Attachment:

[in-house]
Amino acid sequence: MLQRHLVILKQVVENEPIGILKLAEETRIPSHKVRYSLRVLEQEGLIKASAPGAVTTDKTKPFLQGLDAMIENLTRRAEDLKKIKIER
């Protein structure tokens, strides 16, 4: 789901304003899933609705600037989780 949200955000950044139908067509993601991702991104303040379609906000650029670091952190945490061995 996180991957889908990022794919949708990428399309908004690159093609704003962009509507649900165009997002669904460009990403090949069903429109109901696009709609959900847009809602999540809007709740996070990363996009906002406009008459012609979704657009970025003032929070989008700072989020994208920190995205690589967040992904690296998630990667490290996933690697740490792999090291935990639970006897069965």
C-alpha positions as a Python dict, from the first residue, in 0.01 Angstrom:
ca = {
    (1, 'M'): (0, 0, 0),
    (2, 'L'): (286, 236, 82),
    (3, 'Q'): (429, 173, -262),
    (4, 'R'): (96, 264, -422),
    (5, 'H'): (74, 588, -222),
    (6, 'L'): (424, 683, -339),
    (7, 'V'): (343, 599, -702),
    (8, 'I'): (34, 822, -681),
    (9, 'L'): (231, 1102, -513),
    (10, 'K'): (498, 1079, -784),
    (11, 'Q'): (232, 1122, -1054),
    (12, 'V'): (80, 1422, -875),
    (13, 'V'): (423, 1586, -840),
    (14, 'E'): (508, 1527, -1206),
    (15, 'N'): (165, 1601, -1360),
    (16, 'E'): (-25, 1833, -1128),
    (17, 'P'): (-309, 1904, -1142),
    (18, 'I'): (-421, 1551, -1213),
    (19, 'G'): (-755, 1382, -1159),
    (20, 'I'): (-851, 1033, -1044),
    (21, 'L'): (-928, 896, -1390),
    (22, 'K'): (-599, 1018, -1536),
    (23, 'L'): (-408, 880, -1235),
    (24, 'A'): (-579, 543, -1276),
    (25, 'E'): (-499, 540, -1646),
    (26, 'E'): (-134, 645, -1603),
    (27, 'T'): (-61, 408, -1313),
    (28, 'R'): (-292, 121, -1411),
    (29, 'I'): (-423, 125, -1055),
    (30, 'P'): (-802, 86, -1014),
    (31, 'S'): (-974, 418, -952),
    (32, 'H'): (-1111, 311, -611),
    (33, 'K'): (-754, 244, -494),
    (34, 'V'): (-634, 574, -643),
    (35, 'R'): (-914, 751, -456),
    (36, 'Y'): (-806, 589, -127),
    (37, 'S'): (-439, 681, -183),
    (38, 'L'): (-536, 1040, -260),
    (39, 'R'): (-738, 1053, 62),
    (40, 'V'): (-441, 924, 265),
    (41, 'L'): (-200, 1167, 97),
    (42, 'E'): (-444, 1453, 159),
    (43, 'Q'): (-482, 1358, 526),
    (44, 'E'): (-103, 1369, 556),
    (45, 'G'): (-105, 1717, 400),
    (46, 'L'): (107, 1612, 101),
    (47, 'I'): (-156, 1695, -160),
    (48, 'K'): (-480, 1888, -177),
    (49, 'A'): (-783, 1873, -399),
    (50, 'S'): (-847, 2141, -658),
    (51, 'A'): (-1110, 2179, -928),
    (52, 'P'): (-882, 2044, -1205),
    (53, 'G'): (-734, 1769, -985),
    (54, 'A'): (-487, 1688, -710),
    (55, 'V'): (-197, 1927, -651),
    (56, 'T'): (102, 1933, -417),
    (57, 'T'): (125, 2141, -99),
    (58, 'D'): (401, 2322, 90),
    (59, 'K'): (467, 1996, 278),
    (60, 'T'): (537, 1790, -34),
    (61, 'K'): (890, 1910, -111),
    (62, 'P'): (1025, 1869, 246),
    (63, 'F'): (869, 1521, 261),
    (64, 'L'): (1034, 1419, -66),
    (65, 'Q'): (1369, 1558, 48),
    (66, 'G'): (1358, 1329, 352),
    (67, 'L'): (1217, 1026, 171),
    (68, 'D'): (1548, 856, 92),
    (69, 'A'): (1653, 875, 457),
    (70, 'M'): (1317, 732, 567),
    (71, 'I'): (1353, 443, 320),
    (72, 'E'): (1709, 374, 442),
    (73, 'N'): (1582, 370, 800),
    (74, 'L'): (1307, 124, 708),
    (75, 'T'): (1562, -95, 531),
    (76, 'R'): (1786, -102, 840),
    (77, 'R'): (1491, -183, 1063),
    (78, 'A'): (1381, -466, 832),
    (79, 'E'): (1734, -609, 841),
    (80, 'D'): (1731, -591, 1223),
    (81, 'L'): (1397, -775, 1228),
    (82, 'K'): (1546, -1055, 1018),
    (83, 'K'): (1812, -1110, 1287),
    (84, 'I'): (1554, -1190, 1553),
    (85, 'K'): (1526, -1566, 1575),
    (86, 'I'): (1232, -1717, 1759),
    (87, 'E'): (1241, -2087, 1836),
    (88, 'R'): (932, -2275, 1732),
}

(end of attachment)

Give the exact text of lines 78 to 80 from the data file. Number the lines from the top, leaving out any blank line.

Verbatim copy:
    (73, 'N'): (1582, 370, 800),
    (74, 'L'): (1307, 124, 708),
    (75, 'T'): (1562, -95, 531),